Content creation has never been an easy task. You can ask content creators all around and they will tell you, one of the hardest parts of running a media platform; be it print or online, is developing relevant content the audience loves.
Content Creators don’t only have to look far and wide for ideas, interesting concepts are not as far-stretched as we think. What I have realized from following certain huge influencers on professional platforms like LinkedIn, is that most of these people who inspire us to be the better of ourselves in our personal and professional development plans are people who relate to us on an everyday level with everyday situations.
About a week ago, I got an email newsletter from top LinkedIn Influencer James Altucher in which he was recommending a new product, a razor blade.
Now being someone who would rather opt for other shaving methods, I could have easily chosen to save my few minutes of reading time for something else that was of immediate significance to me.
But I chose to read the email newsletter to the last letter. Why? Because even though the shaving stick, with all the awesomeness James says it has, wasn’t exactly what I needed at that moment, I could relate to the post.
James was not only blabbing about how he hated shaving and a new razor his friend was making which he had tried and tested and totally ‘digged’, but he was relating it to a heck of other things every business minded person or entrepreneur would (should) be interested in.
He was talking about how important it is to pay attention to all the little details that make up a person’s life—like making time to shave.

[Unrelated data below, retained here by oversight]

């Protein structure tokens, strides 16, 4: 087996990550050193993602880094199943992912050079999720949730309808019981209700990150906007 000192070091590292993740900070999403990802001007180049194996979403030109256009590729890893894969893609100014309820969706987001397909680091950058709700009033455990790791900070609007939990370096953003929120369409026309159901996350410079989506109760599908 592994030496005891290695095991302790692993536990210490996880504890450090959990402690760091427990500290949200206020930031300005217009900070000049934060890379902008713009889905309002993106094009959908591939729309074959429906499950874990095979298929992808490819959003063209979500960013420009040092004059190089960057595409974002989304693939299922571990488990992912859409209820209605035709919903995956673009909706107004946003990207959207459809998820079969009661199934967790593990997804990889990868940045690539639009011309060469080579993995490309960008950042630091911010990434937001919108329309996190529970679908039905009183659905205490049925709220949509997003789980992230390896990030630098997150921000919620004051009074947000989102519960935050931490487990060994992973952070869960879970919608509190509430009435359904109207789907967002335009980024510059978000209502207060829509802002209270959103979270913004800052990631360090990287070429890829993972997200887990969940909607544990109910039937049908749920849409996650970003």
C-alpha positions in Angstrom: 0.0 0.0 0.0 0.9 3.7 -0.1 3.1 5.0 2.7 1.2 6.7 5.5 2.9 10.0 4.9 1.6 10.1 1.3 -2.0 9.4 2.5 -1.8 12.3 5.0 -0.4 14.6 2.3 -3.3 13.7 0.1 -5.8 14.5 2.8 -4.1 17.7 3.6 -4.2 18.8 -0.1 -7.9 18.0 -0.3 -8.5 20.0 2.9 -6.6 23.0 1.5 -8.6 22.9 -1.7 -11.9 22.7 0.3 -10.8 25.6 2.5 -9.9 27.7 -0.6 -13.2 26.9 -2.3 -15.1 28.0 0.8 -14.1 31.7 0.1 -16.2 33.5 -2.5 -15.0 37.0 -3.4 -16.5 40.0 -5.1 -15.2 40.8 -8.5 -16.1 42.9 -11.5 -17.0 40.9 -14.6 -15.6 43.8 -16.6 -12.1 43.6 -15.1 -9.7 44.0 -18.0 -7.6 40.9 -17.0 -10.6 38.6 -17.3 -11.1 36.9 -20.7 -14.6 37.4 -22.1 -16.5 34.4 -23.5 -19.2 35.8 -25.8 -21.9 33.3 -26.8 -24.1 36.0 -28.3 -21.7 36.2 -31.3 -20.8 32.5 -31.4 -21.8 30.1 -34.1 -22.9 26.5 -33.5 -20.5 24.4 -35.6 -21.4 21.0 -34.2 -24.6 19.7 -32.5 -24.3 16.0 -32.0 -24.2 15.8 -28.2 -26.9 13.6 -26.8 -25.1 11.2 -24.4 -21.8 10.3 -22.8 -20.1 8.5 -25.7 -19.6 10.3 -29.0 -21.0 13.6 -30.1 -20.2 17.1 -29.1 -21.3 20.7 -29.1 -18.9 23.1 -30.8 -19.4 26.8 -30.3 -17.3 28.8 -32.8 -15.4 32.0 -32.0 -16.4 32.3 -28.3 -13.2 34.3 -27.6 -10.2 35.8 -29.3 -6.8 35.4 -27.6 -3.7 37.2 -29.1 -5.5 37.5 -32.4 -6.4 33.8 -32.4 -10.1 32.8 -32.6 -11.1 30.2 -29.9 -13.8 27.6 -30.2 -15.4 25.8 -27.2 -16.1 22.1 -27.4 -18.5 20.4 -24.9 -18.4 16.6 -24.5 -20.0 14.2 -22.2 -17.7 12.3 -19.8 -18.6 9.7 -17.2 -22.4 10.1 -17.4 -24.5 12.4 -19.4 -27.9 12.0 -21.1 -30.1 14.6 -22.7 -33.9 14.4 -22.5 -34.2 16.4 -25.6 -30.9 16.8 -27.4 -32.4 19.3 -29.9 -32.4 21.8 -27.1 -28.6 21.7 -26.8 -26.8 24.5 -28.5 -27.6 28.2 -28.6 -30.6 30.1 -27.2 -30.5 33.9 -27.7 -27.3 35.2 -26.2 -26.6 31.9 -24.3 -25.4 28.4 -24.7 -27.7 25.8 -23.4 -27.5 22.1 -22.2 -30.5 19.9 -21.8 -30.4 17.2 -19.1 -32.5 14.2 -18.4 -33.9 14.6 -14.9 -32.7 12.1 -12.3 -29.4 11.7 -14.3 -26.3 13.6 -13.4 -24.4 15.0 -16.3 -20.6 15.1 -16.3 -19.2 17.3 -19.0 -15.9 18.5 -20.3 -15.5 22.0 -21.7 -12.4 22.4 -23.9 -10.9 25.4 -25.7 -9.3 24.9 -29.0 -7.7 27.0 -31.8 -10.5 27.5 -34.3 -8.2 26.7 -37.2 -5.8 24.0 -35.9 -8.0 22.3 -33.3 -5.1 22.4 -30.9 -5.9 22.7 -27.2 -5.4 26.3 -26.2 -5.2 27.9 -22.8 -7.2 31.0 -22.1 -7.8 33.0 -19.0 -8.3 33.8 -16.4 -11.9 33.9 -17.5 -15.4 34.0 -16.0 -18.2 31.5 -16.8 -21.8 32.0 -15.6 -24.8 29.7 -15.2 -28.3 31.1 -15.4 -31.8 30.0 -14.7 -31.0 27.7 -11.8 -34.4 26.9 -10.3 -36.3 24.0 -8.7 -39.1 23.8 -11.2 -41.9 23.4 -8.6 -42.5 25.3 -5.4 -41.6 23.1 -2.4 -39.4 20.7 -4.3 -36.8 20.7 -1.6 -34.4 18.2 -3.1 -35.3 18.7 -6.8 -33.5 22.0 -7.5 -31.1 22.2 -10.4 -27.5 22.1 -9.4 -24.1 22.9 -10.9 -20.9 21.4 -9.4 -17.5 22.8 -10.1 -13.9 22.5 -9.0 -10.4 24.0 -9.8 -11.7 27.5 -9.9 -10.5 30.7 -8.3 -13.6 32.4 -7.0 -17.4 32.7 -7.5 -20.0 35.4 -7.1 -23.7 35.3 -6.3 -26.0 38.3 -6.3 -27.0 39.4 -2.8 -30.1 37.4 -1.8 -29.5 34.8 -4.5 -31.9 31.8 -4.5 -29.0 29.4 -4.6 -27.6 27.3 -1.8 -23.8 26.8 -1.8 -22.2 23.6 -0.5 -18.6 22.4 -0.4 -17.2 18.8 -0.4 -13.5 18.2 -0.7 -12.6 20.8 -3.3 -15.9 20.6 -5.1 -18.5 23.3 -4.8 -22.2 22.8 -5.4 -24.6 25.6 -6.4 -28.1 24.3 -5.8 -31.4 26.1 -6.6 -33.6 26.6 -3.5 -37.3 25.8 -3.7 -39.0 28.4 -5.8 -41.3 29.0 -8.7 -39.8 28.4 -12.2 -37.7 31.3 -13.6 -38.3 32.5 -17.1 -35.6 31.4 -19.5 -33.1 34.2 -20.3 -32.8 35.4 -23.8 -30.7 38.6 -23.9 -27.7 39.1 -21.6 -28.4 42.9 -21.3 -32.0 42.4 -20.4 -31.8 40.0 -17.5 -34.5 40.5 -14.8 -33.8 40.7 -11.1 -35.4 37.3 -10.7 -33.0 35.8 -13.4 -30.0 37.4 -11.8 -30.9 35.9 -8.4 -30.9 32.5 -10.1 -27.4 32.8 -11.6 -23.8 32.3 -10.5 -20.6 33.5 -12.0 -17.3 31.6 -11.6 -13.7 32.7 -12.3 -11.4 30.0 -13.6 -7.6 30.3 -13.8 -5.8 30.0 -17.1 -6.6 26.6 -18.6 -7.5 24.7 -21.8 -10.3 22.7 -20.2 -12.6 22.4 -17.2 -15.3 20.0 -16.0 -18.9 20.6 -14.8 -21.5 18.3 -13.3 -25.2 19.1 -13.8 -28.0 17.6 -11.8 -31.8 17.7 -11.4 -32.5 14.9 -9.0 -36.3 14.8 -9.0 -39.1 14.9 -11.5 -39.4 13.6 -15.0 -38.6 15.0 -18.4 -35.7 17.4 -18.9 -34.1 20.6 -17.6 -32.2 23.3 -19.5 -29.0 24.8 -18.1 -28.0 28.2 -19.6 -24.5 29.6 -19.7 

He was talking about how some of these ‘little’ things, as we call them, are important and sometimes play a major role in helping us make significant progress in our careers.
He was sharing with us, a story that was relevant to everyone whether you razor shave or not; whether you are a man or a woman.
He was sharing with us how he lost a potential investor because he didn’t have respect for the smallest rituals in his life, like shaving.
Now everyone, can relate to experiences like that. Experiences like when we don’t make time to properly press our shirts ahead of an important meeting because we just don’t care.
Experiences like when we don’t make time to have breakfast—the most important meal of the day, because we are hard pressed for time and end up starving and uncomfortable at the million-dollar-meeting.
Experiences like when we do not pay proper attention to how we dress and the way we physically appear at an important meeting, and then get there only to be nervy and jumpy because we’ve made a poor impression.
These are the sort of things people can relate to. They are everyday experiences that are relevant to career persons, business minded people, entrepreneurs, students, and basically, everyone else.
This, to me, is what content creation is about; producing content real enough that your audience can understand. Producing content that is of significance to them. Producing content from everyday happenings and situations.
Content creation isn’t only about researching and digging up a 1500 research paper on why the economy is failing. It is about finding creative ways to feed your audience with relevant, applicable knowledge, and this kind of knowledge, thankfully, is all around us. This is what I learnt from James Altucher.
And so content creators, when you think of ways to develop new, refreshing content for your audience, don’t only think far, but also dig right from where your feet are. There’s a whole lot of interesting and exciting things you can talk or write about!